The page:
Work is set to begin on Thames Tideway Tunnel, a £4.2bn sewage system, which will modernise London’s ageing sewage system.
The first two tunnel-boring machines will begin work on the 25km tunnel, marking the beginning of work on one of the largest projects of its kind in Europe later in 2018.
Minister for London Jo Johnson, accompanied by Treasury Minister Robert Jenrick and Deputy Leader of Wandsworth Council Jonathan Cook, visited the site and saw first-hand how the scheme, which will be the biggest ever investment in the capital’s sewerage system, will benefit Londoners.
Johnson said: “London is a thriving international city, and people will always want to move here. We must ensure that opportunities for housing and work are there – and that Londoners are offered the best possible quality of life.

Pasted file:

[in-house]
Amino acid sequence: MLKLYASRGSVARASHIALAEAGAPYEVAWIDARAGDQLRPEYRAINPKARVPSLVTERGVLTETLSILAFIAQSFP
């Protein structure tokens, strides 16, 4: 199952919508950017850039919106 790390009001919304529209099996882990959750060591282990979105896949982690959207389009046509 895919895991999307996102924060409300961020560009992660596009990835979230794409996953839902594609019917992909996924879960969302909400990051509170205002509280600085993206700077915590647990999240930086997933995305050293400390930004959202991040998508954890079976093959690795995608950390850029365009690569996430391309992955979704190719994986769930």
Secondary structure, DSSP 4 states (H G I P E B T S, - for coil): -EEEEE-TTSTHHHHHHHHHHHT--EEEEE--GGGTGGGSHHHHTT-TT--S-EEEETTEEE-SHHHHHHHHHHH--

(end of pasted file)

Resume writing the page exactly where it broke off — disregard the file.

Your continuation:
“The Thames Tideway Tunnel is an incredible feat of engineering and a big part of this ambition. It will help guarantee that the groundwork is in place to support our great city for the decades to come.”
The Thames Tideway Tunnel is expected to deliver economic benefits worth billions of pounds to London, and will modernise the capital’s ageing sewage system for the next 100 years.
Expected to be completed in 2023, the project will also improve the river’s water quality significantly by reducing the amount of sewage overflowing into the river.
The Thames Tideway Tunnel will begin at Action Storm Tanks in West London (30 metres deep) and end at Abbey Mills Pumping Station in East London (67 metres deep).
The government has been working with the water industry on the Thames Tideway Tunnel project. In 2015, the Department for Environment, Food and Rural Affairs agreed to the project’s financing and delivery model with the water sector, enabling the tunnel to be built without taxpayers’ money.
Tideway COO Mark Sneesby said: “The lowering of our first two tunnel-boring machines will mark a significant milestone for the construction of Thames Tideway Tunnel, ahead of tunnelling later this year.
“When complete, the tunnel will prevent tens of millions of tonnes of untreated sewage entering London’s iconic River Thames every year.”